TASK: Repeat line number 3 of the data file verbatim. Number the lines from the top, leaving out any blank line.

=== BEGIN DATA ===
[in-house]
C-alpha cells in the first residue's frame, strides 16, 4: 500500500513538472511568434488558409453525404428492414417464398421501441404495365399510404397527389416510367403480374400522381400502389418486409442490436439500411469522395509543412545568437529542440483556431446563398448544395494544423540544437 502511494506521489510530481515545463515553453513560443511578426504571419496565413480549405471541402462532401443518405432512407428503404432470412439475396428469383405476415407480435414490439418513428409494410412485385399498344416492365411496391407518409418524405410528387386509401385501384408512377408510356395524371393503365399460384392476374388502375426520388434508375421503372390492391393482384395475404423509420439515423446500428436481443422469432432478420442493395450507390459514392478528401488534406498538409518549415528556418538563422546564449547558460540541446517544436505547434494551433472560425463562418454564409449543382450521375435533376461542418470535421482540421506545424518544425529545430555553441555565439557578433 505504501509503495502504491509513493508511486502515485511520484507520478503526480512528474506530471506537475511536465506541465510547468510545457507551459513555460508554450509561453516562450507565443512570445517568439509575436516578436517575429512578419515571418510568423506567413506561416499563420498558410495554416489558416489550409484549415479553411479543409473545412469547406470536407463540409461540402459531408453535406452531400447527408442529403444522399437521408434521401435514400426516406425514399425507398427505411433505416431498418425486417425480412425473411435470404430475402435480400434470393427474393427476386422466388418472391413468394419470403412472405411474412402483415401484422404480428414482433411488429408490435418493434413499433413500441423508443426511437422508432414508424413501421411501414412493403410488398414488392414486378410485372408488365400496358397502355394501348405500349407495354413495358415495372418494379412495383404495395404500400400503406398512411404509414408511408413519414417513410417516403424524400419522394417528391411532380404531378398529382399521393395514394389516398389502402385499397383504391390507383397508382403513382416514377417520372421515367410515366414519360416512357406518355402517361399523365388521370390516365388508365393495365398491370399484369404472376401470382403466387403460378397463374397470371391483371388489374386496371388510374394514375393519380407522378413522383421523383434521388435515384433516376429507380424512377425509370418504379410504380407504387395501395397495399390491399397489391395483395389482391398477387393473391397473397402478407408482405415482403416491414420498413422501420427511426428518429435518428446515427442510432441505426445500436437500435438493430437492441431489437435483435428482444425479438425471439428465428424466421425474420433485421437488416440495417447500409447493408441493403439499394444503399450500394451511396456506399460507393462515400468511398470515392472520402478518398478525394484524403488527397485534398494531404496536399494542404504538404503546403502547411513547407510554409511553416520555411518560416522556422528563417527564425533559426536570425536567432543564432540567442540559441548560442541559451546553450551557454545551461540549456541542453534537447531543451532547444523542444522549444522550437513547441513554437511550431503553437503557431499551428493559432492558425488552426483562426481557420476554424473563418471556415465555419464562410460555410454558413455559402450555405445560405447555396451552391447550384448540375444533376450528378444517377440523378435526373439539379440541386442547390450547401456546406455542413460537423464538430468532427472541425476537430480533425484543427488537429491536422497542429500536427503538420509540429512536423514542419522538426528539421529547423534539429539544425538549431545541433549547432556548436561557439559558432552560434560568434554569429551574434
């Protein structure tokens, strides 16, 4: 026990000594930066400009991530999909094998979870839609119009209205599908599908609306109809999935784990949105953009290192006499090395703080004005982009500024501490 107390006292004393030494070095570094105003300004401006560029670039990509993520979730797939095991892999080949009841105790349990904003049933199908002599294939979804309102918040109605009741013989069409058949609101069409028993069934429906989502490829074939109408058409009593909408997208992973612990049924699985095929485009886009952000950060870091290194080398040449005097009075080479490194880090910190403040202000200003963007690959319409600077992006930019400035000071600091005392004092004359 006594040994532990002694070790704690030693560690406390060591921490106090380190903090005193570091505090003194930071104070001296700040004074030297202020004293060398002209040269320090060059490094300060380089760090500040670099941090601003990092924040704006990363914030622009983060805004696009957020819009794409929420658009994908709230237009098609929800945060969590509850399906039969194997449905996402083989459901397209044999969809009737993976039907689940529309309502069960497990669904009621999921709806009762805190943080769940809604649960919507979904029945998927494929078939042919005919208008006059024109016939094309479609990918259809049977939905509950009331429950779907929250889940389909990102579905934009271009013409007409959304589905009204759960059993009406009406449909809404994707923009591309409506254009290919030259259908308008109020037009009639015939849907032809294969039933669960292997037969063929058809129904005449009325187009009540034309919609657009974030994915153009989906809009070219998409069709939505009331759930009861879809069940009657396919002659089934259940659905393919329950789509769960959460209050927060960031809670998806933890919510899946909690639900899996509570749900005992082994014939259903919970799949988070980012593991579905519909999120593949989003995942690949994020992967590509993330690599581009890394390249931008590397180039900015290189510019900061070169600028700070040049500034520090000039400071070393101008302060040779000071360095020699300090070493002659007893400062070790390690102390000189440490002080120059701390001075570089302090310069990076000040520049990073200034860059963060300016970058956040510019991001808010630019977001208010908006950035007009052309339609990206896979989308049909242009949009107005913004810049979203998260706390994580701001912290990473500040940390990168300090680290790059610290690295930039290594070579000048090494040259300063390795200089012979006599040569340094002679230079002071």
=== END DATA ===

């Protein structure tokens, strides 16, 4: 026990000594930066400009991530999909094998979870839609119009209205599908599908609306109809999935784990949105953009290192006499090395703080004005982009500024501490 107390006292004393030494070095570094105003300004401006560029670039990509993520979730797939095991892999080949009841105790349990904003049933199908002599294939979804309102918040109605009741013989069409058949609101069409028993069934429906989502490829074939109408058409009593909408997208992973612990049924699985095929485009886009952000950060870091290194080398040449005097009075080479490194880090910190403040202000200003963007690959319409600077992006930019400035000071600091005392004092004359 006594040994532990002694070790704690030693560690406390060591921490106090380190903090005193570091505090003194930071104070001296700040004074030297202020004293060398002209040269320090060059490094300060380089760090500040670099941090601003990092924040704006990363914030622009983060805004696009957020819009794409929420658009994908709230237009098609929800945060969590509850399906039969194997449905996402083989459901397209044999969809009737993976039907689940529309309502069960497990669904009621999921709806009762805190943080769940809604649960919507979904029945998927494929078939042919005919208008006059024109016939094309479609990918259809049977939905509950009331429950779907929250889940389909990102579905934009271009013409007409959304589905009204759960059993009406009406449909809404994707923009591309409506254009290919030259259908308008109020037009009639015939849907032809294969039933669960292997037969063929058809129904005449009325187009009540034309919609657009974030994915153009989906809009070219998409069709939505009331759930009861879809069940009657396919002659089934259940659905393919329950789509769960959460209050927060960031809670998806933890919510899946909690639900899996509570749900005992082994014939259903919970799949988070980012593991579905519909999120593949989003995942690949994020992967590509993330690599581009890394390249931008590397180039900015290189510019900061070169600028700070040049500034520090000039400071070393101008302060040779000071360095020699300090070493002659007893400062070790390690102390000189440490002080120059701390001075570089302090310069990076000040520049990073200034860059963060300016970058956040510019991001808010630019977001208010908006950035007009052309339609990206896979989308049909242009949009107005913004810049979203998260706390994580701001912290990473500040940390990168300090680290790059610290690295930039290594070579000048090494040259300063390795200089012979006599040569340094002679230079002071």